Cryogenic energy storage pioneer Highview Power, a past winner in The Engineer Innovation Award, has announced plans to build its first full-scale plant – which will also be the largest energy storage plant in Europe – at a decommissioned thermal power station site in the North of England. Known as a Cryobattery, the site will have a capacity of 50 MW/250 MWh, Highview says.
Announced at the BloombergNEF summit in London yesterday by Highview CEO Javier Cavarda, the plant will use technology demonstrated at a pilot plant in Slough and developed further at a demonstration plant in Manchester. Highview’s technology uses excess energy, such as that generated by renewable sources, which cannot be sent immediately to the grid to liquefy air and store the liquid until the electricity is needed and can be distributed. At this point, the liquid air is allowed to evaporate and expand through a turbine, where its latent energy of vaporisation is converted into electric current.
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Highview notes that the technology uses only environmentally-friendly materials, has no carbon emissions and no impact on water usage or quality. It can store energy for weeks, rather than hours or days, as is the case with current battery technologies, and the company claims costs of approximately £110/MWh for a 10-hour, 200MW/2GWh system. Cryobattery technology can deliver from 20MW/80MWh to more than 200MW/1.2GWh and has a lifespan of 30 to 40 years, it further claims.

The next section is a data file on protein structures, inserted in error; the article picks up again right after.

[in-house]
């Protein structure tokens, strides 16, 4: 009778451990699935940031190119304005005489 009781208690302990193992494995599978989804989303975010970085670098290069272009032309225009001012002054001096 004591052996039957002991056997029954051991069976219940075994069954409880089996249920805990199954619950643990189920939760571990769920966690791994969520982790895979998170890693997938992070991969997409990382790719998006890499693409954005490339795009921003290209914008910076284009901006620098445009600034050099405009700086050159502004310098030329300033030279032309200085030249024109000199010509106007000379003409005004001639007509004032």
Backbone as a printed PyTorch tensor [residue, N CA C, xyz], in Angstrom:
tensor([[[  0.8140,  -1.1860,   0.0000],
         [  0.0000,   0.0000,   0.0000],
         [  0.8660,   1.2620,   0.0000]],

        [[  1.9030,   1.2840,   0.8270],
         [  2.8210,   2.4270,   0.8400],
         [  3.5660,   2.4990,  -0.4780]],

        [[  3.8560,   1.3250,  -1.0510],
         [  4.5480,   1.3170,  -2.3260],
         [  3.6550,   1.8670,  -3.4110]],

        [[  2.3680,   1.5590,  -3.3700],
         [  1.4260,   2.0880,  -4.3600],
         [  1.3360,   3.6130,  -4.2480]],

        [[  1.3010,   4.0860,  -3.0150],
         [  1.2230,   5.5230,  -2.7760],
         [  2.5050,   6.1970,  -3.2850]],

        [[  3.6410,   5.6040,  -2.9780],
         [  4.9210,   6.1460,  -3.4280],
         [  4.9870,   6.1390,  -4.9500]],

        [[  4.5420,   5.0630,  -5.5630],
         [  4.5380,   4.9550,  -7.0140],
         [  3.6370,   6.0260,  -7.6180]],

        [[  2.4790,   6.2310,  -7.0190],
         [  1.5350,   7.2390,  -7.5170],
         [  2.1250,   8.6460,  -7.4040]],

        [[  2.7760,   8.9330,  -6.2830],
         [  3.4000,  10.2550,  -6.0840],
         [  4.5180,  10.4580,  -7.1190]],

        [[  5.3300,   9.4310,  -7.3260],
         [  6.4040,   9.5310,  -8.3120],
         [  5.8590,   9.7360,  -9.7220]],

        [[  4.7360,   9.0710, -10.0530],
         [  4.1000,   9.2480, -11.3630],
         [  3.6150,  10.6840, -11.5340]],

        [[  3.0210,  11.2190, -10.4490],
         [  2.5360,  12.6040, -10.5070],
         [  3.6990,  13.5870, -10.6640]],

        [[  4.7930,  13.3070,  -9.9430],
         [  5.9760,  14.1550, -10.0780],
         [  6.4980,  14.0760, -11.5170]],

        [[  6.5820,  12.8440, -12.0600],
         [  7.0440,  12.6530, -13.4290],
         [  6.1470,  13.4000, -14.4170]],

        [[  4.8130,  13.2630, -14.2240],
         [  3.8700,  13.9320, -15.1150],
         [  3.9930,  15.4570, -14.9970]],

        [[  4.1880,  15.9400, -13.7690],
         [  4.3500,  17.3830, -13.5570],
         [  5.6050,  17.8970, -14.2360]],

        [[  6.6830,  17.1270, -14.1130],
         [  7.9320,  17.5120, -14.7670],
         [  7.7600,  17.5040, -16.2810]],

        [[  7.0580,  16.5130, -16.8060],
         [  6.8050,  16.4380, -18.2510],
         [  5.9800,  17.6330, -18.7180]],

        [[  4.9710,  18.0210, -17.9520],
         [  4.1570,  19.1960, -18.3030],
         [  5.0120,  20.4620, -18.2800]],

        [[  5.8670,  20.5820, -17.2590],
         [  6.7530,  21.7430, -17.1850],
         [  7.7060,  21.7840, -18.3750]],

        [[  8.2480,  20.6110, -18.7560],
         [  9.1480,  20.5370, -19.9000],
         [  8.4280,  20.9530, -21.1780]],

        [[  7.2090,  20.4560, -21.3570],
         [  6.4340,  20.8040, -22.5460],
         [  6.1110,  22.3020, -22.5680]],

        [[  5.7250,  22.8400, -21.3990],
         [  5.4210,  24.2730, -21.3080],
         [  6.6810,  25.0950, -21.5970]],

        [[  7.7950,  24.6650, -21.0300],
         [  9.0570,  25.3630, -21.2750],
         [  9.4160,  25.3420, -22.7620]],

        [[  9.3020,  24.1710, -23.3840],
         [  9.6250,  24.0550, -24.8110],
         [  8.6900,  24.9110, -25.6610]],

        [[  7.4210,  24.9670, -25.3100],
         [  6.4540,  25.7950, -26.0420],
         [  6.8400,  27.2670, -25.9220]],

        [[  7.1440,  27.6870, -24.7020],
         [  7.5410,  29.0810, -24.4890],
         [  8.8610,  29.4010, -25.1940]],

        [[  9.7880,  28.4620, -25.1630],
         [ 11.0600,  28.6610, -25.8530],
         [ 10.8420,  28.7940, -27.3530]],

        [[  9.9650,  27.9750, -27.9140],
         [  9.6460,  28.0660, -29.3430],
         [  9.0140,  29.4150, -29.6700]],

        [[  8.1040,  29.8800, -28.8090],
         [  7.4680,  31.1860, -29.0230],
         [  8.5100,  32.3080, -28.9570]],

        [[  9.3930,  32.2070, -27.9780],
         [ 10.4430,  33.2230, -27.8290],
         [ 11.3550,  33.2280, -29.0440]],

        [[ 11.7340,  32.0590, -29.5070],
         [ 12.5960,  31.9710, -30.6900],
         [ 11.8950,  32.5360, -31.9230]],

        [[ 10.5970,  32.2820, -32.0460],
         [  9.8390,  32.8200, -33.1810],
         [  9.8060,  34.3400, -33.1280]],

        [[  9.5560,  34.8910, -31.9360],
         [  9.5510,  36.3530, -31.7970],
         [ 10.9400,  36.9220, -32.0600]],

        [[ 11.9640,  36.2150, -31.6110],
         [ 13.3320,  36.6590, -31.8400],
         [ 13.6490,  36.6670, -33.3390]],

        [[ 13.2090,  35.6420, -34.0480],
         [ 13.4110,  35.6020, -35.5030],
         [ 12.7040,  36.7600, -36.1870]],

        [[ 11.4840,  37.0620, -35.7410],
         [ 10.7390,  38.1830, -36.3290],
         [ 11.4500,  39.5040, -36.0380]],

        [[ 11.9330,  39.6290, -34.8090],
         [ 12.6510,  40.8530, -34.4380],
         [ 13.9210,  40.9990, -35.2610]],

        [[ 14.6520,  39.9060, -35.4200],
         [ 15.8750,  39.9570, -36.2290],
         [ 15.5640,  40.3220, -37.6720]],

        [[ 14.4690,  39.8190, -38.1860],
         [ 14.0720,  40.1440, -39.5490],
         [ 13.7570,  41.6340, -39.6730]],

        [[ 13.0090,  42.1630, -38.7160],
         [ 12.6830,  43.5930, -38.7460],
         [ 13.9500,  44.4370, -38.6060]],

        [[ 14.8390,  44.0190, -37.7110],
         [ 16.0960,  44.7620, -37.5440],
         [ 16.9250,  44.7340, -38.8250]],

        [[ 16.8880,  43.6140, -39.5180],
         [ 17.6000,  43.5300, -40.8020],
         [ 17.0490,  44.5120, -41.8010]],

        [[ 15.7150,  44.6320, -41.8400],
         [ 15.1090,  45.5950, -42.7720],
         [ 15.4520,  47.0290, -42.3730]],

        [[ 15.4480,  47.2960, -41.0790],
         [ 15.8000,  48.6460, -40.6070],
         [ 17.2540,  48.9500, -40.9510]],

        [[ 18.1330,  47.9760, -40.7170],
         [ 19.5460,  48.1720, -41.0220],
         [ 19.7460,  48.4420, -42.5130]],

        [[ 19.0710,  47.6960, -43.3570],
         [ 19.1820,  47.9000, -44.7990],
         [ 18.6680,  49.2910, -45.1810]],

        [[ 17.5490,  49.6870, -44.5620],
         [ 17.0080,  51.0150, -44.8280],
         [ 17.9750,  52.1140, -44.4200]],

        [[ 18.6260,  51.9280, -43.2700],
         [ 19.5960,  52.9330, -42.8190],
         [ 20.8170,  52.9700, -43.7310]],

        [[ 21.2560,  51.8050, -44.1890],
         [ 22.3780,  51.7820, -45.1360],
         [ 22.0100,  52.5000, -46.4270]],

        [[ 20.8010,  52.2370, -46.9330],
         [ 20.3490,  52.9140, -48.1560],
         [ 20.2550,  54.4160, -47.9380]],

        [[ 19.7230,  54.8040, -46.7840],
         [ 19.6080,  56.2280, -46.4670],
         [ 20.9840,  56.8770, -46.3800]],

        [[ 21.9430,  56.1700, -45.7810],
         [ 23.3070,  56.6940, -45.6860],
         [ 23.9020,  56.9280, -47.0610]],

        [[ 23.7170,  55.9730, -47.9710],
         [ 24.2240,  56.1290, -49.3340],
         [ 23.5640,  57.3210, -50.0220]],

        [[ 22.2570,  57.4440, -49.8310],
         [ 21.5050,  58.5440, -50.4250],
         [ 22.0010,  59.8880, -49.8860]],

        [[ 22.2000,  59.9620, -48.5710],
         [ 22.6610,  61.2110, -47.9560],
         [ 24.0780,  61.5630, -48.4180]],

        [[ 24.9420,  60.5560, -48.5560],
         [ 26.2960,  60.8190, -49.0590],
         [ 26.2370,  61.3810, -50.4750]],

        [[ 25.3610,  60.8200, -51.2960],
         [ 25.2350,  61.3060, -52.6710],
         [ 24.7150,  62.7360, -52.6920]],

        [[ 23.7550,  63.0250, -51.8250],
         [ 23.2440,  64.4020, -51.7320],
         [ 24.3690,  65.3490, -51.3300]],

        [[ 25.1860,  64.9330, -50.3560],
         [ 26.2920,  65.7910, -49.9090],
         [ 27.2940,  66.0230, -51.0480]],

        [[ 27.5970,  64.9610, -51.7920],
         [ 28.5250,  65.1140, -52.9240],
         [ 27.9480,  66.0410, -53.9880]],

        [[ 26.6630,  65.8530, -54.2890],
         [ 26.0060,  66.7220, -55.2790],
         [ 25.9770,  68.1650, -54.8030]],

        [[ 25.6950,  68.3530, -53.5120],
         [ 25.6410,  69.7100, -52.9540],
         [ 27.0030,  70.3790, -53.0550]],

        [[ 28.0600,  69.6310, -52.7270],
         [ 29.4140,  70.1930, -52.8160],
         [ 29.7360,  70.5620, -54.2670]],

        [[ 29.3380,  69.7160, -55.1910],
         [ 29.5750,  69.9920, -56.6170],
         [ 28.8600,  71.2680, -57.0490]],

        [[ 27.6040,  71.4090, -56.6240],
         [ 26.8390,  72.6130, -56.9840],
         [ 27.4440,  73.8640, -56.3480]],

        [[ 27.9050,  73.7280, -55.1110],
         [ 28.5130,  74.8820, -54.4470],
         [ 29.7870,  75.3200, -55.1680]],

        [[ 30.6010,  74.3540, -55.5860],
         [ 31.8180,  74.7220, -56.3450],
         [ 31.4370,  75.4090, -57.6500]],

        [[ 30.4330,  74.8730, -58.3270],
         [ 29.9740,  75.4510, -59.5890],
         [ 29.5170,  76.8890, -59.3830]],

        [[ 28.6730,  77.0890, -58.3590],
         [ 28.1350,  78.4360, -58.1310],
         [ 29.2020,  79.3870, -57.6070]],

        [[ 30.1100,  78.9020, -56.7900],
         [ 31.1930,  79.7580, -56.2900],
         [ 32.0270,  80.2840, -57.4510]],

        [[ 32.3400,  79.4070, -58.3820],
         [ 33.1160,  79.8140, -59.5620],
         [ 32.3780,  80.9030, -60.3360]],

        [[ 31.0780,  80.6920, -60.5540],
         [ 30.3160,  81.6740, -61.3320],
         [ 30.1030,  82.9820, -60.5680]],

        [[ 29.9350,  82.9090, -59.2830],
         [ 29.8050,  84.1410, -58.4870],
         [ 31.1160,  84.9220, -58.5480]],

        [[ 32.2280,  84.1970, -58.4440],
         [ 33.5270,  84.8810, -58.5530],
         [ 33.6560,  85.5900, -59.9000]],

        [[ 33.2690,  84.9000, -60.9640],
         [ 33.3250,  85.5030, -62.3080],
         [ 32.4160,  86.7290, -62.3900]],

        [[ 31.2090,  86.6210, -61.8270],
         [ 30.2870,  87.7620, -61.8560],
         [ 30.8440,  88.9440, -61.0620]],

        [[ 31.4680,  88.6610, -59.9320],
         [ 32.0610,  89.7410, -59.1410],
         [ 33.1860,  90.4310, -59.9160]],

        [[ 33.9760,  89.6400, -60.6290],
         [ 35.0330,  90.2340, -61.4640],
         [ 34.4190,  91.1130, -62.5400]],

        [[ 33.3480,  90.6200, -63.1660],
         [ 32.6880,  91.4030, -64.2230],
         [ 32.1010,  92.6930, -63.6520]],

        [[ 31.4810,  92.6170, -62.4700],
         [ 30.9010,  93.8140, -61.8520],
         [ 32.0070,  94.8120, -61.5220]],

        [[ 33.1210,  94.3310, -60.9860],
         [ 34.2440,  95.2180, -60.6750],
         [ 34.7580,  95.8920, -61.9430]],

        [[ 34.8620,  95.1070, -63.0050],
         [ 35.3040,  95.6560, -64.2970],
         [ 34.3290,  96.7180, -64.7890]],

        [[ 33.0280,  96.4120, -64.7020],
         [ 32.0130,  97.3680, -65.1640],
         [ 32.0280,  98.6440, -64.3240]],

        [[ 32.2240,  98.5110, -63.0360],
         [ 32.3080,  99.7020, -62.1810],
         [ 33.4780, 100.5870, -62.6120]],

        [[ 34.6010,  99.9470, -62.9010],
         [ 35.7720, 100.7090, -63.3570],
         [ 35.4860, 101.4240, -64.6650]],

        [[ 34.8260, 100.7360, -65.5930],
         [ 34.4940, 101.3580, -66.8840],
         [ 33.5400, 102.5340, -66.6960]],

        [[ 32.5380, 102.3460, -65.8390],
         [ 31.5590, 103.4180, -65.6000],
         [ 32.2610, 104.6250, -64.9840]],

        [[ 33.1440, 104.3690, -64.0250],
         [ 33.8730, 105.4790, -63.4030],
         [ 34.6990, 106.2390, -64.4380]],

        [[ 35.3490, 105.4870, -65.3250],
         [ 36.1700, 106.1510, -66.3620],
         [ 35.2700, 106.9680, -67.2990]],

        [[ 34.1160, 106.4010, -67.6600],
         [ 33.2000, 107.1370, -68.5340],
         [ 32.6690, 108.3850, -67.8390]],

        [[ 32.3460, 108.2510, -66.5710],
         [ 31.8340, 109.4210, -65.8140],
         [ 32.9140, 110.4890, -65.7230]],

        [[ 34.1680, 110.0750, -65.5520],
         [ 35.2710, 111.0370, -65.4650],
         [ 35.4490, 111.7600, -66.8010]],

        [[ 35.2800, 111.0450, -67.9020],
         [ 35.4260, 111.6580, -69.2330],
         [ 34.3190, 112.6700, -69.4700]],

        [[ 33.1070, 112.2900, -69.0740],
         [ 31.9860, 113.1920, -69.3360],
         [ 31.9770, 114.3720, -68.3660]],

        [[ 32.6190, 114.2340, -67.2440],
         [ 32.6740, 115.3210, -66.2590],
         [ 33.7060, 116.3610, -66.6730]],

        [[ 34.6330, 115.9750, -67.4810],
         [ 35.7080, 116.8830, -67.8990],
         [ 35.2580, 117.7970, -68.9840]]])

“We are excited to begin working on our first commercial UK project at scale to become the largest battery storage system in Europe and support the National Grid. This CRYOBattery plant will provide the critical services needed to help maintain a stable and reliable grid,” said Cavada. “Long-duration, giga-scale energy storage is the necessary foundation to enable baseload renewable energy and will be key to a 100 per cent carbon-free future.”
Highview has not yet disclosed the exact location of its site, but it is currently in procurement processes for the construction stage and is locking down agreements to purchase the stored energy from the new plant, which could be in operation by 2022.